Planning a first-class graduation ceremony

Make sure your institution’s graduation ceremony gets remembered for all the right reasons

By Tilden Watson, Head of Education at Zurich Municipal

This time of year sees universities up and down the country holding graduation ceremonies: the pinnacle of their students’ educational journey.

Most institutions score top marks in planning graduation ceremonies, making them a memorable highlight of their students’ academic careers. But as with any series of big events, things do sometimes go wrong and universities are opening themselves up to a whole host of problems if risk management isn’t part of their preparations.

Here are some tips to make sure that this important event goes smoothly, and is remembered for all the right reasons.

Preparation makes perfect

Meticulous planning is the most essential factor of a successful graduation ceremony. It’s important to assess all aspects of the ceremonies before the season kicks off to understand all the risks involved. Key things to consider are:

  • Will young children, elderly people or disabled guests be attending?
  • How will the ceremony be coordinated? What services or provisions might be needed?
  • Are any licenses (e.g. alcohol) required?
  • Are adverse weather conditions likely to impact the event’s safe running?

Health and safety

Effective health and safety management must begin at the planning stage to protect the welfare of students, staff and guests. For example, consideration should be given to ensuring that the venue is both appropriate and large enough for the number of expected attendees, and that its disabled access is adequate.

At Zurich Municipal, our advisers always recommend that event managers draw up an event safety plan. This does not need to be a complicated document, but should include essential information such as:

  • Organisational structure and responsibilities for the event management
  • Risk assessments for each element of the event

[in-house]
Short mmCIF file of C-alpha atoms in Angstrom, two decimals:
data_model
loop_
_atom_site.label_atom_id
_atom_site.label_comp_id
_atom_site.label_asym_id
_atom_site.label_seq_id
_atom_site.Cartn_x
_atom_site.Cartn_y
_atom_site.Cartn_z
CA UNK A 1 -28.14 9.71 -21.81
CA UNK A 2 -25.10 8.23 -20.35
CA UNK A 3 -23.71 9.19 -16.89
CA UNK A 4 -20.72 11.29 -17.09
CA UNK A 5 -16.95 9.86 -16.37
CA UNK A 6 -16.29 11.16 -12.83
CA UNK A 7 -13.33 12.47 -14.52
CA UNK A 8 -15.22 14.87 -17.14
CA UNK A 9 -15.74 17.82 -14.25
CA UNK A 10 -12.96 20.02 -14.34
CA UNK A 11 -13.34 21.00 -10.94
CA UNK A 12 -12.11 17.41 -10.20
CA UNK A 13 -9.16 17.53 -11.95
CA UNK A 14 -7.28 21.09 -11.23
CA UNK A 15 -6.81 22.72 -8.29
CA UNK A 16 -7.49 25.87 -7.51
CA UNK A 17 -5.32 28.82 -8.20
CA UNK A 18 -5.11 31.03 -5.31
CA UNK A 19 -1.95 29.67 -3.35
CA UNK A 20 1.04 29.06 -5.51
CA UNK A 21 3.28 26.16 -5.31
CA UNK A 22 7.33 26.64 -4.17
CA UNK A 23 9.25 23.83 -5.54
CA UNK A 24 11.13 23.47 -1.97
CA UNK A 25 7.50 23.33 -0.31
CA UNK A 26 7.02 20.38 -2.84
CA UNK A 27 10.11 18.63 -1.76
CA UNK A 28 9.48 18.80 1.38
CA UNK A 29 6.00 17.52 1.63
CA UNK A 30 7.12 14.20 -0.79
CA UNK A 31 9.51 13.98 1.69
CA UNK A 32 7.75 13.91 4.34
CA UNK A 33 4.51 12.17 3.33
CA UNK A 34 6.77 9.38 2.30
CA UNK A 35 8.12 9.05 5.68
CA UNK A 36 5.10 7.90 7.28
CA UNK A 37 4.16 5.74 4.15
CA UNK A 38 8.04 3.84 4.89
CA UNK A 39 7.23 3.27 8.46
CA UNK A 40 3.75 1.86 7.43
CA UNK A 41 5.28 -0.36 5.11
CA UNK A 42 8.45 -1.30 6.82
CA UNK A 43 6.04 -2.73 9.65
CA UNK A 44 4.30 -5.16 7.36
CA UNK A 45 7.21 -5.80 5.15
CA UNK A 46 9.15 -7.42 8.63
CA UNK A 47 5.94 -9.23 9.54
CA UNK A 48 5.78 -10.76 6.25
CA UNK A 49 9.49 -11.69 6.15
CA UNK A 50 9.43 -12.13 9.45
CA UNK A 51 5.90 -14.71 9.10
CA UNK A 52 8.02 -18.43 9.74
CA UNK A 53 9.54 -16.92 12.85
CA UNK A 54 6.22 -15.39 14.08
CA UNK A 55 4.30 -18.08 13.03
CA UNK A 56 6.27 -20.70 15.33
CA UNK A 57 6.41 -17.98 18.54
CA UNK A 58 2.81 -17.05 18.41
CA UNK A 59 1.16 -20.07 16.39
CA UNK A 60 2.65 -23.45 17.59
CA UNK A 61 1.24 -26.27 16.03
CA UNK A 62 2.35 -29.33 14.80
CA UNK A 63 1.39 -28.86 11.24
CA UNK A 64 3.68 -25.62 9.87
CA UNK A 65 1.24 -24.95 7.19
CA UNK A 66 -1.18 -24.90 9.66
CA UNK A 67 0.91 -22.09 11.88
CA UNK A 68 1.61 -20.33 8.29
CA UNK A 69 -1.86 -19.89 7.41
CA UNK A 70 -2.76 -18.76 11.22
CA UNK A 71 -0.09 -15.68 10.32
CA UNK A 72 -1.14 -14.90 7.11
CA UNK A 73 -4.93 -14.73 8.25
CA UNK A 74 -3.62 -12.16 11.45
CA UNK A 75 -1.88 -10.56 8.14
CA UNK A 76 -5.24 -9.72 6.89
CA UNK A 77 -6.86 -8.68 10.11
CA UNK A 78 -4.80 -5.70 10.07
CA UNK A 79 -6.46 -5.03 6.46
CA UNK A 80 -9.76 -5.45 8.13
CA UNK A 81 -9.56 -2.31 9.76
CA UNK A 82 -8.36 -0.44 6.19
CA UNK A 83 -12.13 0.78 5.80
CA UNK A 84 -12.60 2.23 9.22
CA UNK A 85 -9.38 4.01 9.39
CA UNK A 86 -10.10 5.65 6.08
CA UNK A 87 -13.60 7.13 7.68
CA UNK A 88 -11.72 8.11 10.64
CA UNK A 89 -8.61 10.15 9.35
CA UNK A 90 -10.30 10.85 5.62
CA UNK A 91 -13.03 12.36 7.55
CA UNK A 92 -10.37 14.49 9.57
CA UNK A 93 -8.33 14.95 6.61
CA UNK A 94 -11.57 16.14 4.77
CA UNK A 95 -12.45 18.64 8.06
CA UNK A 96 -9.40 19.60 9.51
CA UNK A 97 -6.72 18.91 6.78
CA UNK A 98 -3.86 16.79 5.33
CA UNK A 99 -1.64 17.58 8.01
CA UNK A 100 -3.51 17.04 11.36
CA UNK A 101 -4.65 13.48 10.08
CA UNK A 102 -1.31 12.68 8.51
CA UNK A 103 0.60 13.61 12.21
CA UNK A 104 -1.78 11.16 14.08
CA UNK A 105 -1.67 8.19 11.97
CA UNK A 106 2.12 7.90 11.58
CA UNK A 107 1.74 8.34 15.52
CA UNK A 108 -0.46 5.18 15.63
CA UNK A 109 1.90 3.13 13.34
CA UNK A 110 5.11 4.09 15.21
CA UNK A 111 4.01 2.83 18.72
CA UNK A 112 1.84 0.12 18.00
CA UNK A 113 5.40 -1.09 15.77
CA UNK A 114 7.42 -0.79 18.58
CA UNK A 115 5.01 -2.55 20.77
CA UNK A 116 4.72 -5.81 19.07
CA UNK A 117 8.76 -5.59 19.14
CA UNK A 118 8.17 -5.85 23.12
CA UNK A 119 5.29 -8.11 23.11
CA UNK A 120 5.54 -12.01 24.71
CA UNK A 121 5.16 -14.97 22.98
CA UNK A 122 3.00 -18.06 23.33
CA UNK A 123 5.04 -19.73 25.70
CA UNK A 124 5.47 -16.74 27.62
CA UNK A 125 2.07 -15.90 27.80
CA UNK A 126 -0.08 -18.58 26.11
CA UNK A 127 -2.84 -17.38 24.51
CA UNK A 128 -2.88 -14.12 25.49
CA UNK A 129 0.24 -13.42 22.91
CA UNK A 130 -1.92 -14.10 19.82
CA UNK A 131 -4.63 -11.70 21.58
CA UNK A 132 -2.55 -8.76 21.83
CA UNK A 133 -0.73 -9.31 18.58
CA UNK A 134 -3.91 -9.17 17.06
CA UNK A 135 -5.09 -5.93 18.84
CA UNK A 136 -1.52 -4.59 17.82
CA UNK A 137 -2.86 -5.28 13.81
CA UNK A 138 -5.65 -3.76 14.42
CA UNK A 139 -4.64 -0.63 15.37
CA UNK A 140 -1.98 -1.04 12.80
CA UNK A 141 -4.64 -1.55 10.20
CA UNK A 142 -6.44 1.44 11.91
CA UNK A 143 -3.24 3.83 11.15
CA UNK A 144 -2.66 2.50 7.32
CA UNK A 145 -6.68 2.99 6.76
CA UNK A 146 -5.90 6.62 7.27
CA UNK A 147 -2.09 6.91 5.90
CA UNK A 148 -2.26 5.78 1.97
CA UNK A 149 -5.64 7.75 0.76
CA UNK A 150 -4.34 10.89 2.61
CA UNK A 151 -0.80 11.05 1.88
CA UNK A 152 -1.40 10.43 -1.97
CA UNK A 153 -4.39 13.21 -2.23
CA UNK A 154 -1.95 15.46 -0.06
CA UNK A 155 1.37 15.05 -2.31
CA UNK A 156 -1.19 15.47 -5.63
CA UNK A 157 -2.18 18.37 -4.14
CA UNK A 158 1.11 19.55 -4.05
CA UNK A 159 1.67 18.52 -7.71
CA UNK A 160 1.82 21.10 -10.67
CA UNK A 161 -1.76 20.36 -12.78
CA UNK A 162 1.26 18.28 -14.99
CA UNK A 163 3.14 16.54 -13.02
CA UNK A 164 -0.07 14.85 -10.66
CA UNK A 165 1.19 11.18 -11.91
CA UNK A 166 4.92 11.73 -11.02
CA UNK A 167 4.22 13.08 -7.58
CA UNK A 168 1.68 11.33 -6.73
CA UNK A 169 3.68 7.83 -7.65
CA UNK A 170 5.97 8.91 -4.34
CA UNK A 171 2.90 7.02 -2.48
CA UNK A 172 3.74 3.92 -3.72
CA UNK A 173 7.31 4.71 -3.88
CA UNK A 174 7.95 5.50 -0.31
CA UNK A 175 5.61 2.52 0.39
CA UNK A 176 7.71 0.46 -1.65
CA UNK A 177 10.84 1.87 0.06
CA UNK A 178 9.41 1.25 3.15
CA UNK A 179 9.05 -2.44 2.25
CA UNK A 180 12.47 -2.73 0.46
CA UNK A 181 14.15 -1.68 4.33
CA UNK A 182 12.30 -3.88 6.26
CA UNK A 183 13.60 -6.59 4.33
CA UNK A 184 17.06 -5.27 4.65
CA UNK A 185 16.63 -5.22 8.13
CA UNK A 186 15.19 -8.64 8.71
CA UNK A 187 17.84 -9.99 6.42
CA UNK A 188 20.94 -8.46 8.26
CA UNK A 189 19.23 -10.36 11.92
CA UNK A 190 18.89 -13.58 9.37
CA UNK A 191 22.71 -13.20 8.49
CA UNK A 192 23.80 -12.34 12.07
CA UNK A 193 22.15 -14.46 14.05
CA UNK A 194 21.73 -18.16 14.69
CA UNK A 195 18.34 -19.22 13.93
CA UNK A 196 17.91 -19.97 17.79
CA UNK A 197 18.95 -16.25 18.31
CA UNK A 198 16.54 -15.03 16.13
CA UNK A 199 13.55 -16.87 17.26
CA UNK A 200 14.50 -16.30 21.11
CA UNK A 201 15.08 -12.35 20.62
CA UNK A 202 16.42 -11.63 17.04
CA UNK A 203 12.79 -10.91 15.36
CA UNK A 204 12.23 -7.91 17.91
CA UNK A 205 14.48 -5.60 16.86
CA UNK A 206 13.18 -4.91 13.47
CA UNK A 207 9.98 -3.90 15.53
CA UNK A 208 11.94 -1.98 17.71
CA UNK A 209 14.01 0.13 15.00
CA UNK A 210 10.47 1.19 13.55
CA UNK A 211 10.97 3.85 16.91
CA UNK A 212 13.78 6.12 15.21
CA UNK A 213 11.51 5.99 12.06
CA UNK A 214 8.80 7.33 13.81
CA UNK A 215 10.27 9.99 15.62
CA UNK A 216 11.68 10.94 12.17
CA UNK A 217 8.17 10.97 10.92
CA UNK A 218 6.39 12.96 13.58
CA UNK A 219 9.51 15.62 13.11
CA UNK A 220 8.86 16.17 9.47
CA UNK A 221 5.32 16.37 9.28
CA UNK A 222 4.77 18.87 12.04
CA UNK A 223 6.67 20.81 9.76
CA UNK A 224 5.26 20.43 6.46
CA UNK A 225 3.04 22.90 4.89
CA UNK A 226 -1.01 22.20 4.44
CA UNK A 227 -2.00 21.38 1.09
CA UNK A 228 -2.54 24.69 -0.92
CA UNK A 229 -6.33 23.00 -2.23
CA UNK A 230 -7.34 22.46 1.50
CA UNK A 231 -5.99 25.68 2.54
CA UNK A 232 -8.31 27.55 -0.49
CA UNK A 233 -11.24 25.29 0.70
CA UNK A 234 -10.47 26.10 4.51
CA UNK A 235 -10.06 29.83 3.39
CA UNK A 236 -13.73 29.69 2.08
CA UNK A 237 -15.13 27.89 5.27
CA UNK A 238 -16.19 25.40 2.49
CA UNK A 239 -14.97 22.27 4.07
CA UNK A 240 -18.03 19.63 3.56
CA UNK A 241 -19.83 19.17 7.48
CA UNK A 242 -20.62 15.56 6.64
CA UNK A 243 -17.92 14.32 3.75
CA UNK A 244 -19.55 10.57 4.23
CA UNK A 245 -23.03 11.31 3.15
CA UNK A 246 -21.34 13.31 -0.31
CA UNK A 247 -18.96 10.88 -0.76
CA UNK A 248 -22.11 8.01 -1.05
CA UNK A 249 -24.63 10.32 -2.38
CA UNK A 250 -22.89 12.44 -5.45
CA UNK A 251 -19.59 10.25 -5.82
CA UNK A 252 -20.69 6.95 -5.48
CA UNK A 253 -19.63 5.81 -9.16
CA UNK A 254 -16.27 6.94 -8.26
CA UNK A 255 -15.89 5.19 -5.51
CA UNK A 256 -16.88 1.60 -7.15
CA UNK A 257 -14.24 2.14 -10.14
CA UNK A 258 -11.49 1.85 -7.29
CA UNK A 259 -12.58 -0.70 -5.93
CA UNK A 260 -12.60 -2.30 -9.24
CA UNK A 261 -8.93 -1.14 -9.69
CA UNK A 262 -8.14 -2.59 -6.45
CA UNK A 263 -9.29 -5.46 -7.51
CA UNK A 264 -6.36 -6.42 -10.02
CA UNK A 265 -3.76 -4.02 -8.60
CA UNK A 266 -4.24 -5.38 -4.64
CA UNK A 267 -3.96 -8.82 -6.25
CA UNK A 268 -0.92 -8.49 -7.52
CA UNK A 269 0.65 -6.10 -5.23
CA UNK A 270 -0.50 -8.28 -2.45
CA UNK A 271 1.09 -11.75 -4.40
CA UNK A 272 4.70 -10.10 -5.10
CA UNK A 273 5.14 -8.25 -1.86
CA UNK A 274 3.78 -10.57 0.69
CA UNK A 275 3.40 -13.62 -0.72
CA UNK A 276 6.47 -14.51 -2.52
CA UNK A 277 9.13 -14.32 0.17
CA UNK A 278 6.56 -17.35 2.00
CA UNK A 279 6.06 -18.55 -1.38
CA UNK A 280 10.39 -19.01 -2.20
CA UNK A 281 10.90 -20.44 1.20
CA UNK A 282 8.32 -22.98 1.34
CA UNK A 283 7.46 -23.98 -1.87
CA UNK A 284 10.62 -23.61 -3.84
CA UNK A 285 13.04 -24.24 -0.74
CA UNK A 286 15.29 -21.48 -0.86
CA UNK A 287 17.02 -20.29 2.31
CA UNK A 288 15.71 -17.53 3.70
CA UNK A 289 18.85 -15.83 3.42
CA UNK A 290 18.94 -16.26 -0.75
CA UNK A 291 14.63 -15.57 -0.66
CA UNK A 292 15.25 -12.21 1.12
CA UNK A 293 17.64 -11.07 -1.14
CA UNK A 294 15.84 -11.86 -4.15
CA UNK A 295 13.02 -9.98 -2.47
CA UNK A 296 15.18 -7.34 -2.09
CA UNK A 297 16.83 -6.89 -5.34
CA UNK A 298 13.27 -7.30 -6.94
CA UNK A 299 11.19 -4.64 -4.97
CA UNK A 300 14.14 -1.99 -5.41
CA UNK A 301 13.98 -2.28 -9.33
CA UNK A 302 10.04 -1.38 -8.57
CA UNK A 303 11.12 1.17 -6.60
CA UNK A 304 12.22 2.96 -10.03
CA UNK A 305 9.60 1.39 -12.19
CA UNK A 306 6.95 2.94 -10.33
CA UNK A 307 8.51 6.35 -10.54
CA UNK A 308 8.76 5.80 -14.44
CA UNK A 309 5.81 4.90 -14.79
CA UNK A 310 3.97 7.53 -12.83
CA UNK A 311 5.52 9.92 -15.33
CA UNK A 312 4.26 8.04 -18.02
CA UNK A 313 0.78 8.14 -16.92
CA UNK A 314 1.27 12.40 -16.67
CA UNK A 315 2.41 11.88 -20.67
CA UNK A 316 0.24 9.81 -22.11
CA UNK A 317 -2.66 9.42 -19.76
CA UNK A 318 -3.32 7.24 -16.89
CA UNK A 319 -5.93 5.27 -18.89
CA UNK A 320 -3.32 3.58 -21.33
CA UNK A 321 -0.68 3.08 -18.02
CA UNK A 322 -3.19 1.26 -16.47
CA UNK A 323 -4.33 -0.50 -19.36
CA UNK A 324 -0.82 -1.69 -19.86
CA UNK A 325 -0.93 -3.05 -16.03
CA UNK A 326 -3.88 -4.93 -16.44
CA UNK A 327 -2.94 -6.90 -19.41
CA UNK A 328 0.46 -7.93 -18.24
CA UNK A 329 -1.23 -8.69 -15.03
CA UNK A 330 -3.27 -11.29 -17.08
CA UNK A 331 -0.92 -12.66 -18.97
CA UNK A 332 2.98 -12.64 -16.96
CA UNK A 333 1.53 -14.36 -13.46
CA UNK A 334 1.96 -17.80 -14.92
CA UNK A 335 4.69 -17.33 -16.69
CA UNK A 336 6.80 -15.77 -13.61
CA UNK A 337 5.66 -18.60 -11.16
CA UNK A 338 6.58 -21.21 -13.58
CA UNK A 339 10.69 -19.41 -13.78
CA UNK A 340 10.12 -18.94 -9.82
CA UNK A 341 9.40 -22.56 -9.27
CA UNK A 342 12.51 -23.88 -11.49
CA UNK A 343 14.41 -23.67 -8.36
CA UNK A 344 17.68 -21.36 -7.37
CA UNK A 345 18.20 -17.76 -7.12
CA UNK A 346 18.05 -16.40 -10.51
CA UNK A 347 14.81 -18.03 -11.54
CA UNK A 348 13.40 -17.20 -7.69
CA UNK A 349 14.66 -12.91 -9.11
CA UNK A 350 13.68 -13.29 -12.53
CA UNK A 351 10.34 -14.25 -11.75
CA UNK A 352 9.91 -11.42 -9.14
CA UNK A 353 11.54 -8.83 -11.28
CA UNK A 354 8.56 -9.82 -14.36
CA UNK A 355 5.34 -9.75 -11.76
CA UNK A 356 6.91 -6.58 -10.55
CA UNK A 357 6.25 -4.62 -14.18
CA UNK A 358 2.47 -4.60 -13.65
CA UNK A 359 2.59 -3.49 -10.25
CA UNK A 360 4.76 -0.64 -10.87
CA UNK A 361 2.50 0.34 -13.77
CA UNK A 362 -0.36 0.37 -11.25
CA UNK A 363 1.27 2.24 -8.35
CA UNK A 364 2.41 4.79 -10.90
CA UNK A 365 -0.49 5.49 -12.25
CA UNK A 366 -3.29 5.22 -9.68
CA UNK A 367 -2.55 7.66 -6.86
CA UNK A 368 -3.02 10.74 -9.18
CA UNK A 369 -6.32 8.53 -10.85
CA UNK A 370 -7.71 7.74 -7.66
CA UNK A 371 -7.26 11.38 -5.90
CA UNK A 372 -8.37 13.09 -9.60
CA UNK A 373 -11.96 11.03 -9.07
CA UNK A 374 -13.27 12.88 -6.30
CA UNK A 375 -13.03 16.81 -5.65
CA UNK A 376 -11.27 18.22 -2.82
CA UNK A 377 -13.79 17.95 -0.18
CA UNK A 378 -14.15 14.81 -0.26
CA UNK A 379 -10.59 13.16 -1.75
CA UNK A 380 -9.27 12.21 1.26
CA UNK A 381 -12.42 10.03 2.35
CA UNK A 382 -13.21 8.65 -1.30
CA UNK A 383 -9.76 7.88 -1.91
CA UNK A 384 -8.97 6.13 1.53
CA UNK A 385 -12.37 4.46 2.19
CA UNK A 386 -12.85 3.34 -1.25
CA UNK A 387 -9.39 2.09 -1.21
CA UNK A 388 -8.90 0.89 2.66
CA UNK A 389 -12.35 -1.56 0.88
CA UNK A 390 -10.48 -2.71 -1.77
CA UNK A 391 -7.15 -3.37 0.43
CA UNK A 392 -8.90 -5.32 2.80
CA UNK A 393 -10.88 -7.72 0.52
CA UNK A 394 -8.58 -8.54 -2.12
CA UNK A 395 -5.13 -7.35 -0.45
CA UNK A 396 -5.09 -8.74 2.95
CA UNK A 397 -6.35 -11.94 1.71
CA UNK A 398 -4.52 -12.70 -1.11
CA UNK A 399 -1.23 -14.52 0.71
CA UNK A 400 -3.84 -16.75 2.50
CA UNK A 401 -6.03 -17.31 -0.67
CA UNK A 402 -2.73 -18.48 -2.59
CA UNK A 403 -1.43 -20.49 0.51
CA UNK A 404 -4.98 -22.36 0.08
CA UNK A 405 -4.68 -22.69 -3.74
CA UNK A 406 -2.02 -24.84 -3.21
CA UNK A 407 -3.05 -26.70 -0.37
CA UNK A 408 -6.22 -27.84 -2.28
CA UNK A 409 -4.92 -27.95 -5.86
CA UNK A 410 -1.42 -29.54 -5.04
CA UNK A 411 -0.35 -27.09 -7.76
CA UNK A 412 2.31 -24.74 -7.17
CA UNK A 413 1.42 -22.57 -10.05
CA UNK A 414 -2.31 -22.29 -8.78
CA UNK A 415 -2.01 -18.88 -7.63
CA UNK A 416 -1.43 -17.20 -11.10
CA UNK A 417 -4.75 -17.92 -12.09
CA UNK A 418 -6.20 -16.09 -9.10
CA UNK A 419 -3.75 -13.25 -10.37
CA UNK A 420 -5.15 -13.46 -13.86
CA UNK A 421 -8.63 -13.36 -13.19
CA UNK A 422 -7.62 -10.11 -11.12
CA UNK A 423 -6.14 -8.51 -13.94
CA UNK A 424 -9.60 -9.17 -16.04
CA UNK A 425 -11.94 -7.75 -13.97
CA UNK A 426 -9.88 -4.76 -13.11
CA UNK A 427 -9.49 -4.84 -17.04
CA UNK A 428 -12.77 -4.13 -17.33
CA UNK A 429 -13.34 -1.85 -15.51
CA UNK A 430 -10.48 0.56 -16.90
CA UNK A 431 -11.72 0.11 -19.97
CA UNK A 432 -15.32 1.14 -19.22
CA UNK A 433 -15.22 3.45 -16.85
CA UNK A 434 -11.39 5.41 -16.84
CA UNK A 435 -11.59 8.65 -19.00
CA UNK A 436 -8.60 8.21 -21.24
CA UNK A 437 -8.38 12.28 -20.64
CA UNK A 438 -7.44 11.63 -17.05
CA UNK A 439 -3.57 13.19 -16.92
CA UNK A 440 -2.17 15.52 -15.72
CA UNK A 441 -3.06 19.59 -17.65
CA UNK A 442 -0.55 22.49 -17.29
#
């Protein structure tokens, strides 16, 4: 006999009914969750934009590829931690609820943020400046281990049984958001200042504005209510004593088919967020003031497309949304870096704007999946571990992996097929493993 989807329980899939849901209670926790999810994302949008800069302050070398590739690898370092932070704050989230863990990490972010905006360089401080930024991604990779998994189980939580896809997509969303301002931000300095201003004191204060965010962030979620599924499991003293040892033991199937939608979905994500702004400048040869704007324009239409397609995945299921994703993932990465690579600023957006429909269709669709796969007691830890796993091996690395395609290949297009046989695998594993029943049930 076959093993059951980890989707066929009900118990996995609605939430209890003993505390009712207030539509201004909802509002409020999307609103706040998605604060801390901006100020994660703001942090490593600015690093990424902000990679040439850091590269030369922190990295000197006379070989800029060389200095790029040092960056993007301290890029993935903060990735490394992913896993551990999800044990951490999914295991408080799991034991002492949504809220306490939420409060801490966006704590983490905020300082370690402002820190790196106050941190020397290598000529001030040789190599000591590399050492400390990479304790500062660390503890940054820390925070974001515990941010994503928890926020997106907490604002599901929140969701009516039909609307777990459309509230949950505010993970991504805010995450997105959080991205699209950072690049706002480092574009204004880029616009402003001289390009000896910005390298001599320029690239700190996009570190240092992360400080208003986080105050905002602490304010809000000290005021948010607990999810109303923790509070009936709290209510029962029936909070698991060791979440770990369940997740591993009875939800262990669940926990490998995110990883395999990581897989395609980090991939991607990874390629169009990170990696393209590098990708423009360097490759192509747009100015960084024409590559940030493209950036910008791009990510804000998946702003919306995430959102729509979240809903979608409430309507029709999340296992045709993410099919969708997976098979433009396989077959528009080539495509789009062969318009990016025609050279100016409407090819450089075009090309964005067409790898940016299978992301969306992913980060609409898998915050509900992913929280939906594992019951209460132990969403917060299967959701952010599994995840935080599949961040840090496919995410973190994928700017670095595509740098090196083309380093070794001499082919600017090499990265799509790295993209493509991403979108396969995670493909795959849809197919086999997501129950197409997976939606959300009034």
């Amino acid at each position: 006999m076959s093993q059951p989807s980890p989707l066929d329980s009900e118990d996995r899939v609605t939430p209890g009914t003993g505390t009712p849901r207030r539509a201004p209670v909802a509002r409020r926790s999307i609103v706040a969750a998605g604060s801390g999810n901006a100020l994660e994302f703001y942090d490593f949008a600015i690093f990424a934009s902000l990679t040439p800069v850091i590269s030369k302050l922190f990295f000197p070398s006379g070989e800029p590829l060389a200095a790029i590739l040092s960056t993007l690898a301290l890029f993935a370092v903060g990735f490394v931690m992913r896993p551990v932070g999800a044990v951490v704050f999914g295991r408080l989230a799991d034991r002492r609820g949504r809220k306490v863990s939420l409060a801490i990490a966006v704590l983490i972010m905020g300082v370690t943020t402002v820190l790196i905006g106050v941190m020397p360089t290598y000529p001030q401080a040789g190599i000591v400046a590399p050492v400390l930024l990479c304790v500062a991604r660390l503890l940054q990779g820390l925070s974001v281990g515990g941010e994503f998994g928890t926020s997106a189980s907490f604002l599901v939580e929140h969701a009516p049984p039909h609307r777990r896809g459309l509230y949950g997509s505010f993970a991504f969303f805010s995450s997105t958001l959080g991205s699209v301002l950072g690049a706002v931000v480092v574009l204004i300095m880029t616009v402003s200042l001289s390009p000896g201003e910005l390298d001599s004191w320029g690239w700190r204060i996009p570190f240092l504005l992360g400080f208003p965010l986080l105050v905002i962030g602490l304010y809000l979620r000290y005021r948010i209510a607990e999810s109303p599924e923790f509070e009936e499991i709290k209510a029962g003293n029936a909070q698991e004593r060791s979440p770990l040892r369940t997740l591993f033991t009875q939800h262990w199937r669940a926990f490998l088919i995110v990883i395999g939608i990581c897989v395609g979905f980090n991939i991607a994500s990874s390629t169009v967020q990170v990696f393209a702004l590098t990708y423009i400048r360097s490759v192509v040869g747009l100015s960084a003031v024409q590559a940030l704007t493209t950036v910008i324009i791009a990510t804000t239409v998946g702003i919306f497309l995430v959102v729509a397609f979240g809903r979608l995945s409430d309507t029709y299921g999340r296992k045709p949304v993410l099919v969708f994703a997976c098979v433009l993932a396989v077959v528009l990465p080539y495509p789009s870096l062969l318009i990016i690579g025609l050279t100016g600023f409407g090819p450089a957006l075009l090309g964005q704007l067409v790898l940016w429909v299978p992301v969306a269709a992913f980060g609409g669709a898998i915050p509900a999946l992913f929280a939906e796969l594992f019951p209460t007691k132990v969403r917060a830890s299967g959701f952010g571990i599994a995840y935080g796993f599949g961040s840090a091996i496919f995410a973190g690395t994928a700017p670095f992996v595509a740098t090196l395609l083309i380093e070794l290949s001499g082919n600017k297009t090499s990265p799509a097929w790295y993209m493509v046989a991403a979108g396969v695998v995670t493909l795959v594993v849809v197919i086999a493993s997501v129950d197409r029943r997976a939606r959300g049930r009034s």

• Copies of any licences required
  • Consents and details of the arrangements for dealing with emergencies
  • It may also be useful to draw a sketch of the event site showing the location of any stages, first aid points, emergency access points and car parking facilities

Getting the right cover 

The event organiser must ensure relevant cover is in place, consulting their insurer if necessary. As well as the institution, it’s also vital that any contractor involved in the event is properly insured. All copies of insurance certificates should be obtained and retained on file in case they are ever needed.

Pre-event checks 

Before every ceremony, the event manager should walk through the site to carry out final checks on the venue’s safety. Key things to look out for include slip and trip hazards, such as trailing cables, and it’s also important to ensure emergency exit routes are not obstructed. For longer ceremonies, it might be necessary to carry out regular checks throughout, and record any actions taken.

Post-event debriefs

Planning does not finish at the end of the ceremony. Given that most universities will hold several graduation ceremony days in an academic year, undertaking a post-event debrief is absolutely essential to identify what could be improved from one event to the next.

For example, event managers should ask themselves whether any changes are needed to the running-order to make the event run more safely or smoothly. But it’s also important to recognise that learning from successes is equally as valuable as learning from what didn’t go so well. 

If the proper consideration is given to planning and preparation, then universities are going a long way to ensuring that their graduation ceremonies are first class.

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